Chapter 11 of Learn You a Haskell introduces the following definition: instance Applicative ((->) r) where pure x = (\_ -> x) f <*> g = \x -> f x (g x) Here, the author ...
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Traversing lists and streams with a function returning a future

Introduction Scala's Future (new in 2.10 and now 2.9.3) is an applicative functor, which means that if we have a traversable type F, we can take an F[A] and a function A => Future[B] and turn them ...
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Why can applicative functors have side effects, but functors can't?

I'm feeling rather silly asking this question, but it's been on my mind for a while and I can't find any answers. So the question is: why can applicative functors have side effects, but functors ...
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Is it better to define Functor in terms of Applicative in terms of Monad, or vice versa?

This is a general question, not tied to any one piece of code. Say you have a type T a that can be given an instance of Monad. Since every monad is an Applicative by assigning pure = return and ...
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Any advantages to Haskell desugaring?

When I am using Functors, Monads, and other Hakell constructs, if my code is more than just a couple of lines, I prefer using some syntactic sugar like do-notation. This makes it easier for me to ...
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Applicative functors analysis

I've been trying to learn about static analysis of applicative functors. Many sources say that an advantage of using them over monads is the susceptibility to static analysis. However, the only ...
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Examples of Functors without Applicatives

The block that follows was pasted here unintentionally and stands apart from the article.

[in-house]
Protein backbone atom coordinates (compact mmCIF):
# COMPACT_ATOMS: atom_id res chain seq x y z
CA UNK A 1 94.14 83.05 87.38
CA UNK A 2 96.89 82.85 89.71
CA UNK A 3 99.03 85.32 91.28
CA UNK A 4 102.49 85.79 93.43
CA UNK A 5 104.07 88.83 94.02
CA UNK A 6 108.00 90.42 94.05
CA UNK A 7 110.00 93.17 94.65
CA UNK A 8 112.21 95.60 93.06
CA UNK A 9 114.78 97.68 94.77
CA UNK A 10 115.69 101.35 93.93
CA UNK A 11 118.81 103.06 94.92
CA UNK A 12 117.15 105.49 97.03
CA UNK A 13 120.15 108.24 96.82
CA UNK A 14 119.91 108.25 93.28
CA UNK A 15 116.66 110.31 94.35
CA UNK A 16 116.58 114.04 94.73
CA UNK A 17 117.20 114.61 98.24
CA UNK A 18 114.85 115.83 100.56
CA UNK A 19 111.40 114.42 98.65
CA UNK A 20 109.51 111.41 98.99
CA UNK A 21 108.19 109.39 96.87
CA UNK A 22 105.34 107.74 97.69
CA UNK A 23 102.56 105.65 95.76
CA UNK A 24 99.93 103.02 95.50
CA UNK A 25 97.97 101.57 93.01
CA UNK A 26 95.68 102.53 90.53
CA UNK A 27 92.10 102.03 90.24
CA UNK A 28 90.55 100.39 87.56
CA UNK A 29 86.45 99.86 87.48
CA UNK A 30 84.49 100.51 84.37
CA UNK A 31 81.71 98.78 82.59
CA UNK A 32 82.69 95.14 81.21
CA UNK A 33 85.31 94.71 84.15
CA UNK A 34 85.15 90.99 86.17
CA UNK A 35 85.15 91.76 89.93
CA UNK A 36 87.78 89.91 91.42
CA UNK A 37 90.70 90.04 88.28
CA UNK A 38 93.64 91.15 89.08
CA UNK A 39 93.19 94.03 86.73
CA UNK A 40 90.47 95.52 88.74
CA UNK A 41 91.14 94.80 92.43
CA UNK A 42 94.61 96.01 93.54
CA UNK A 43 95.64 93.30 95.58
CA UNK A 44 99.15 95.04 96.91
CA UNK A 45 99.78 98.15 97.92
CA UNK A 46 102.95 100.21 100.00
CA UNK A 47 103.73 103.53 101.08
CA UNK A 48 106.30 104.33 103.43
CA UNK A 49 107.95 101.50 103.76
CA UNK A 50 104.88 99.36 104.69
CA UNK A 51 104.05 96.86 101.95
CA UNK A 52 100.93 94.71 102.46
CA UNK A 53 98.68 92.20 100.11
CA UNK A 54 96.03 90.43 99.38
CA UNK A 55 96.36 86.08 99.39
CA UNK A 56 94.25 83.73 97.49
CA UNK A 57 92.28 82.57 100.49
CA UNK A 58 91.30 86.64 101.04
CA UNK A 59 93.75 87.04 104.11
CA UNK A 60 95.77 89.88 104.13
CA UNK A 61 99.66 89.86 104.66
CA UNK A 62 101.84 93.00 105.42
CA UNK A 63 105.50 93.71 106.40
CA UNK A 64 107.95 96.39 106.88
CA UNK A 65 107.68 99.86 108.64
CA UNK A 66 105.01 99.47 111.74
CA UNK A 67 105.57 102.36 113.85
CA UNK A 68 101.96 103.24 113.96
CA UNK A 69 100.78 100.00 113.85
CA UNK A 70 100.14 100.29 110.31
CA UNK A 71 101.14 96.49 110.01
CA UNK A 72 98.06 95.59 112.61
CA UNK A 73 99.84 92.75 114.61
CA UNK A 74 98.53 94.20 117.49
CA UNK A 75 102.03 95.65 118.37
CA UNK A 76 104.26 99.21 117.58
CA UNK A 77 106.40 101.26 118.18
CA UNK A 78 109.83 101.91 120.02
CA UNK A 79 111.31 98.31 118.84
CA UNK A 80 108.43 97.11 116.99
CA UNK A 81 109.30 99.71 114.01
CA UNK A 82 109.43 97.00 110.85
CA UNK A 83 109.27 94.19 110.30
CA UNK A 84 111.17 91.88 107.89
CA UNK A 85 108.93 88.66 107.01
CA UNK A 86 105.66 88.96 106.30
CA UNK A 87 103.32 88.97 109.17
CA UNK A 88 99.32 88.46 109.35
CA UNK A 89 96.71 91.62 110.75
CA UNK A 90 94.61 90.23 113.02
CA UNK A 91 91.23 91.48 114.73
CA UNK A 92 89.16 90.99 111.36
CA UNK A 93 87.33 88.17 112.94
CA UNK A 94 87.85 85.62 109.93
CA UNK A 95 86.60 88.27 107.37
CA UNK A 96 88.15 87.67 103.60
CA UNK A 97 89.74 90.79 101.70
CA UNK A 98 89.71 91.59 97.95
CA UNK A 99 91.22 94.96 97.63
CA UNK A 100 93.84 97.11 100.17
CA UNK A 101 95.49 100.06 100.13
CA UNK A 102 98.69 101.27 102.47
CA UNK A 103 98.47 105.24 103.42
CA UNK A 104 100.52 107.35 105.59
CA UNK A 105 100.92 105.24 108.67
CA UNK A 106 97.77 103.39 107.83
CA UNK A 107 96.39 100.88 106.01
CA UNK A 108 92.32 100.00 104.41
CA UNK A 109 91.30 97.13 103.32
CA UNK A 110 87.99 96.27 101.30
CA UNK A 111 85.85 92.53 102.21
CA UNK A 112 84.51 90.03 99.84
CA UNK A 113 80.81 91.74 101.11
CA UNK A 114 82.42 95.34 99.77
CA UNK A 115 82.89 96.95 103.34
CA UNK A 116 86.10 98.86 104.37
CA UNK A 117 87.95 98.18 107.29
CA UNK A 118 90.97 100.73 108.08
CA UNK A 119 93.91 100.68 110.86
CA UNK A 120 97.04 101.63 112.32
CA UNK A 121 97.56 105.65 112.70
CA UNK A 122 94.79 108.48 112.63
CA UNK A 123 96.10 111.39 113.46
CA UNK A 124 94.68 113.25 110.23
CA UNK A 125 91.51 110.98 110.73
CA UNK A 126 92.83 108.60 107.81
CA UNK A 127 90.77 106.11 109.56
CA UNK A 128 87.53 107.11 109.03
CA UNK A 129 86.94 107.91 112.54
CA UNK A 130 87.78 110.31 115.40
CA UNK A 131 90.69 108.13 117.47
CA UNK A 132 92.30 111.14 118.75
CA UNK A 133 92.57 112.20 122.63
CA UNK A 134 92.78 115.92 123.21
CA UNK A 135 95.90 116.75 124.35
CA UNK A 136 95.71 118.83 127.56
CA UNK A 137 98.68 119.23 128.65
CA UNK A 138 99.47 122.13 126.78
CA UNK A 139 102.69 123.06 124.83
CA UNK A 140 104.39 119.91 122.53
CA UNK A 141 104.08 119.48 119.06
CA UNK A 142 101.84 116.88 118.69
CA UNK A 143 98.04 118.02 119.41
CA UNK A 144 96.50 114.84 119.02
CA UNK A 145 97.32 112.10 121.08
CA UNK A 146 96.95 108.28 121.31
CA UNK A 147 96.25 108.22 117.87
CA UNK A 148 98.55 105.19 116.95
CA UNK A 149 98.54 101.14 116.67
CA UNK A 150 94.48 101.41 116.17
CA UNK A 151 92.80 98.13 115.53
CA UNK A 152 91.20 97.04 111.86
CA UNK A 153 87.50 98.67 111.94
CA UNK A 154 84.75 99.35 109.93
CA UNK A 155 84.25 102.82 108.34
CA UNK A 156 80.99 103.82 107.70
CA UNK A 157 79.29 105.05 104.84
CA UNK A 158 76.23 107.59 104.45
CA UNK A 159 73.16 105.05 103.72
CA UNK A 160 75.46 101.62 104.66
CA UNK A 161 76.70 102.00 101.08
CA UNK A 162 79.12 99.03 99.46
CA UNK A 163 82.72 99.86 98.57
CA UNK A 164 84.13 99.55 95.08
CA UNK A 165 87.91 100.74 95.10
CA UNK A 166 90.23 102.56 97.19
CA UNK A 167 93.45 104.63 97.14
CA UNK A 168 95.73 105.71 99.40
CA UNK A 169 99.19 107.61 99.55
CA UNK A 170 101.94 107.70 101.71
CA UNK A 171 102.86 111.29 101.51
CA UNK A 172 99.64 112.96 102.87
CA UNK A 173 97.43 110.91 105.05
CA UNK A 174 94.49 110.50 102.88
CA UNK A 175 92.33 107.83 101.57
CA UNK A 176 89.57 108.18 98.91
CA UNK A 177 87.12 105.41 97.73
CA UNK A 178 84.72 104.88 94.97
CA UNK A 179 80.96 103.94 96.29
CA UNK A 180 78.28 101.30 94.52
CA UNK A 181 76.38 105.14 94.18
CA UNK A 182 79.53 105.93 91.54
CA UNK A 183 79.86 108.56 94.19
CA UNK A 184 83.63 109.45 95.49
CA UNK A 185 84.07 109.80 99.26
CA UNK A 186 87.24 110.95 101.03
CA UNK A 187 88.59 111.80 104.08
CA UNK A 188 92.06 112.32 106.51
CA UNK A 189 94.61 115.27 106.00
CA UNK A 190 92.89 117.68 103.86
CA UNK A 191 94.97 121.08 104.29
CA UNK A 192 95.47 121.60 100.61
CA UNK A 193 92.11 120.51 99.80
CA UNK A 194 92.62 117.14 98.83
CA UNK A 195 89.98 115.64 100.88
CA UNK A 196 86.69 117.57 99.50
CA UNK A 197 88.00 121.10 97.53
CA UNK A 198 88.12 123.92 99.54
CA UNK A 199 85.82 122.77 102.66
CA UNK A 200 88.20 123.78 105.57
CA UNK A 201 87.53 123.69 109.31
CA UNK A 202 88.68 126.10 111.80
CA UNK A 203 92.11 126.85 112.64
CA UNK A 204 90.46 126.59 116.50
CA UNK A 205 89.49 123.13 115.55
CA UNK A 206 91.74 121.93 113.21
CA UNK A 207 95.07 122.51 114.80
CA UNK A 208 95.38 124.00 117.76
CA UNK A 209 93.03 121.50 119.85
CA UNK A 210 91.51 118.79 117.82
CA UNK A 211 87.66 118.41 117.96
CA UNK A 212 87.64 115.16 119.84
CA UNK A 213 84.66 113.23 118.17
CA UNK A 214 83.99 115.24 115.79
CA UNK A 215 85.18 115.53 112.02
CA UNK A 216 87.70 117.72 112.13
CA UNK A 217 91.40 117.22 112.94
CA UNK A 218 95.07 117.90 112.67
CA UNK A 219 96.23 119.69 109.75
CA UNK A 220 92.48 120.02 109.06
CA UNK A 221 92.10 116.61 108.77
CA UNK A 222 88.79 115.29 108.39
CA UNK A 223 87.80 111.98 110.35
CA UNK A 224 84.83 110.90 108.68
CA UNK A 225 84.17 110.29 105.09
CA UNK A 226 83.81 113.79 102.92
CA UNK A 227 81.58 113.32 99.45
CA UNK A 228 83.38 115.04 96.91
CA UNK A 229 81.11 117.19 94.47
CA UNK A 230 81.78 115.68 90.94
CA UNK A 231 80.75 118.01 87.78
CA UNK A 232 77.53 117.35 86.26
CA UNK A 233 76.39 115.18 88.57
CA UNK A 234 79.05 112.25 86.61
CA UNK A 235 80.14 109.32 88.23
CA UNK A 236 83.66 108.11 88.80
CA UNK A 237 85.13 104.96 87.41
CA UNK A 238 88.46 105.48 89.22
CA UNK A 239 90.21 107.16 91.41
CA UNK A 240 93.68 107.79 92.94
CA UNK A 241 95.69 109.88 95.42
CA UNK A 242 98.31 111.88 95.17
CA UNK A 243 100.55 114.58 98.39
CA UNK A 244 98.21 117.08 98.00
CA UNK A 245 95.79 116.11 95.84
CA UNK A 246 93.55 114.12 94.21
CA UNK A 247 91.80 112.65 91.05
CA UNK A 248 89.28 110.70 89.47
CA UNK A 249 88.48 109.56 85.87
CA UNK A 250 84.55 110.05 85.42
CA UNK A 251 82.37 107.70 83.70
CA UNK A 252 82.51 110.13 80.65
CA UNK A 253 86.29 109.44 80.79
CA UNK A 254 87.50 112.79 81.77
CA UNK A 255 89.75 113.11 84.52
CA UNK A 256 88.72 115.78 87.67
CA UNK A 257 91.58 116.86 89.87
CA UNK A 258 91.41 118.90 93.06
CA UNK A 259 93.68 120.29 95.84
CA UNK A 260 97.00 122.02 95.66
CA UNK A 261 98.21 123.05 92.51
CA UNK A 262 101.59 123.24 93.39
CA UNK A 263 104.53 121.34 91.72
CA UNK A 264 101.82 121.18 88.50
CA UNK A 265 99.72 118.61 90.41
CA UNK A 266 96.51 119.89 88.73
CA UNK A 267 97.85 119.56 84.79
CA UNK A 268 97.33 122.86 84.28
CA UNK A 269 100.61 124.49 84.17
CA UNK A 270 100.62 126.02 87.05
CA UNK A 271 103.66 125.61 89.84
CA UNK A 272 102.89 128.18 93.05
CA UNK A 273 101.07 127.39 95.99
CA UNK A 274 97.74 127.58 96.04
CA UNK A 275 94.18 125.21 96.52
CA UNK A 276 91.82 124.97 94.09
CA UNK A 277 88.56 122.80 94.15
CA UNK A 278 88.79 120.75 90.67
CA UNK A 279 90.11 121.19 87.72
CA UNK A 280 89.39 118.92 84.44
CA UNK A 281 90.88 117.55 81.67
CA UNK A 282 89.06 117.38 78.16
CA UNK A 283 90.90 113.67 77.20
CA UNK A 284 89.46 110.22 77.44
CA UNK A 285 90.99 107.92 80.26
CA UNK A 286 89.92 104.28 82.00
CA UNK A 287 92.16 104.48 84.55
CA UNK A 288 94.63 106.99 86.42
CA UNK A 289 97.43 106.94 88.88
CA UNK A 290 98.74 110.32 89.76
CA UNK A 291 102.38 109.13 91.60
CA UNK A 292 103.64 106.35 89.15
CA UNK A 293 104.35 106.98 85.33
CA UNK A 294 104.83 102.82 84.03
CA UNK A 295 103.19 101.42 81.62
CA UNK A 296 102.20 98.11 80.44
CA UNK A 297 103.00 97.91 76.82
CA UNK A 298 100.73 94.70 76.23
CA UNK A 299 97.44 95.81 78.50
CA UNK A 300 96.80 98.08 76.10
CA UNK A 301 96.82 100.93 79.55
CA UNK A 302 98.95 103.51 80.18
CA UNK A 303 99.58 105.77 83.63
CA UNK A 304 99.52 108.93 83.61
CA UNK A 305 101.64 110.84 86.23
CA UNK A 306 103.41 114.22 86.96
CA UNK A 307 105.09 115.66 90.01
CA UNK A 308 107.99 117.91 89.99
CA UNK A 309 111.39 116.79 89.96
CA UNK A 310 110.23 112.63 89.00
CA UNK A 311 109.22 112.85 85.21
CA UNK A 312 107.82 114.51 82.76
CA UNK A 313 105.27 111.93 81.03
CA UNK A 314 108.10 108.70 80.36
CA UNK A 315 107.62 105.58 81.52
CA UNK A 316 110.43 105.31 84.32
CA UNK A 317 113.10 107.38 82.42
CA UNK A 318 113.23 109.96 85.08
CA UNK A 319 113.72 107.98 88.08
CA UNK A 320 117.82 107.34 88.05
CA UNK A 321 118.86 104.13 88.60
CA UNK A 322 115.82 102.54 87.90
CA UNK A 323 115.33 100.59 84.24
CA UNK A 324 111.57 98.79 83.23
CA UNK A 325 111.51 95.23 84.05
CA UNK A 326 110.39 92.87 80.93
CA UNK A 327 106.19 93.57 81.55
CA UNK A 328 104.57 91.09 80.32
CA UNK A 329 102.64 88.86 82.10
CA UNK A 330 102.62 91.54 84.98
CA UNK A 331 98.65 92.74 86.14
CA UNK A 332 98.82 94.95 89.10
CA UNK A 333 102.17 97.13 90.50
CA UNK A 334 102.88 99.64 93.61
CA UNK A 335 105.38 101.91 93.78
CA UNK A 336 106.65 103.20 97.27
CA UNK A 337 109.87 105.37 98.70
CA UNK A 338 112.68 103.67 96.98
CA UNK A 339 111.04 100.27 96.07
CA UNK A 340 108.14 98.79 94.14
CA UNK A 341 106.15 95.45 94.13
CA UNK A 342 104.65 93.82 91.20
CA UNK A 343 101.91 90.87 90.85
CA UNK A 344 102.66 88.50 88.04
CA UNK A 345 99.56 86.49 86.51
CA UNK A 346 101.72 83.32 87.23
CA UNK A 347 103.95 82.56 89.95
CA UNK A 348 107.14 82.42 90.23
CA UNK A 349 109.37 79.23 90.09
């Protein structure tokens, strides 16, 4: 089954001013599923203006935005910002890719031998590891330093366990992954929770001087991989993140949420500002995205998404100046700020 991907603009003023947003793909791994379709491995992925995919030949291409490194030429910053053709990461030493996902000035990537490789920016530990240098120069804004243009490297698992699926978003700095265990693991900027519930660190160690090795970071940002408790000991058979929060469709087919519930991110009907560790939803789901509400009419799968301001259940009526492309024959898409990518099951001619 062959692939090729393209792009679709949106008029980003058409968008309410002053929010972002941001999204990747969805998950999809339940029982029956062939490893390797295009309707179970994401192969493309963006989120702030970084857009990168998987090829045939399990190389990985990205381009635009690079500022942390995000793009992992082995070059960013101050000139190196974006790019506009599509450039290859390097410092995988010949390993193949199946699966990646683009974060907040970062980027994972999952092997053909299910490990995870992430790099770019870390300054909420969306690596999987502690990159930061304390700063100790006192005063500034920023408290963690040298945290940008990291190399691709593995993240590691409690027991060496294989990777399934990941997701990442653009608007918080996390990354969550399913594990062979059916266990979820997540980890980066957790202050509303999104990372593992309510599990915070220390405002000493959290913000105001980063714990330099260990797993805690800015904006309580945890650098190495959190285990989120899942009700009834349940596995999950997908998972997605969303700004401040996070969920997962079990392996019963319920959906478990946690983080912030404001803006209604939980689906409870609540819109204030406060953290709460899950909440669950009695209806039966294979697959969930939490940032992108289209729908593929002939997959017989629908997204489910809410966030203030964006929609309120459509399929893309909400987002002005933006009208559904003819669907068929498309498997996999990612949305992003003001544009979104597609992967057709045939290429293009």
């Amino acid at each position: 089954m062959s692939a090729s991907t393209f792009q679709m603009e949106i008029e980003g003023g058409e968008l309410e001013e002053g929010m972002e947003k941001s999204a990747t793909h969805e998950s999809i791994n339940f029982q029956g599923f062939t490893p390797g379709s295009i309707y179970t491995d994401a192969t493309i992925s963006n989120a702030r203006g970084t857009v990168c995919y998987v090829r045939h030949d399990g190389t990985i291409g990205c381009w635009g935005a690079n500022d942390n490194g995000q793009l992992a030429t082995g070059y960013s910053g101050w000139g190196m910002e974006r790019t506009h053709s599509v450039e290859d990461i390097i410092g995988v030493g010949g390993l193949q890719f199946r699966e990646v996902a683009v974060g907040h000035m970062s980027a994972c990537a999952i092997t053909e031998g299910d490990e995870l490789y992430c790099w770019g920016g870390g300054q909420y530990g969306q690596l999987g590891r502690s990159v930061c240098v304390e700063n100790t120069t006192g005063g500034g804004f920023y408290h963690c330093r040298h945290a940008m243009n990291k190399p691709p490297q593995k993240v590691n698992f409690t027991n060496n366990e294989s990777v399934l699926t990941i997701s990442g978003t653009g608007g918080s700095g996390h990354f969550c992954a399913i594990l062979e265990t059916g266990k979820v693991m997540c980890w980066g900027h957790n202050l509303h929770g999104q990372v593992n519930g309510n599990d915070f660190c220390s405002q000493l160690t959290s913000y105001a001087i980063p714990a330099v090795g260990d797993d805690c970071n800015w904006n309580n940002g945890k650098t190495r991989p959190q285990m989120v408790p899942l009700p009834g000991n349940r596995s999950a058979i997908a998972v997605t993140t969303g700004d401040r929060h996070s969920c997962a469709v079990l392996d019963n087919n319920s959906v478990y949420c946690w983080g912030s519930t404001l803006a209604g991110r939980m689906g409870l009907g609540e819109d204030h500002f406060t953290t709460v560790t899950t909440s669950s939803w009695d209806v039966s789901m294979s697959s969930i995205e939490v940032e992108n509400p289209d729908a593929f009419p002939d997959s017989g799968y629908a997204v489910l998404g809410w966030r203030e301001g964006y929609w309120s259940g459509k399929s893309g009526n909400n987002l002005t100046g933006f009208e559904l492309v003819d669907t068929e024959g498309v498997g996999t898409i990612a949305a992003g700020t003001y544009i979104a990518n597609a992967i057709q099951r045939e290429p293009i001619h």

Are there any good examples of Functors which are not Applicatives? By good, I'm seeking non-trivial (not Const Void) examples which don't need appeals to undefined. If there are none is there any ...
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Can I model a list of successes with short circuiting failure via the composition of applicative functors?

The user 'singpolyma' asked on reddit if there was some general structure underlying: data FailList a e = Done | Next a (FailList a e) | Fail e A free monad was suggested, but I wondered if this ...
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Why is there not 'Alternative' instance for 'Control.Applicative.Const'

There is an instance Monoid a => Monoid (Const a b) for the Const functor from Control.Applicative. There is also an instance Monoid m => Applicative (Const m). I would therefore expect that ...
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<*> for lists implemented as do notation - isn't this “cheating”?

According to 'Learn you a Haskell', the implementation of <*> for lists is: fs <*> xs = [f x | f <- fs, x <- xs] Am I mistaken, or is this sugared monadic code based on >>= ...
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Why is f <$> g <$> x equivalent to (f . g) <$> x although <$> is not right-associative?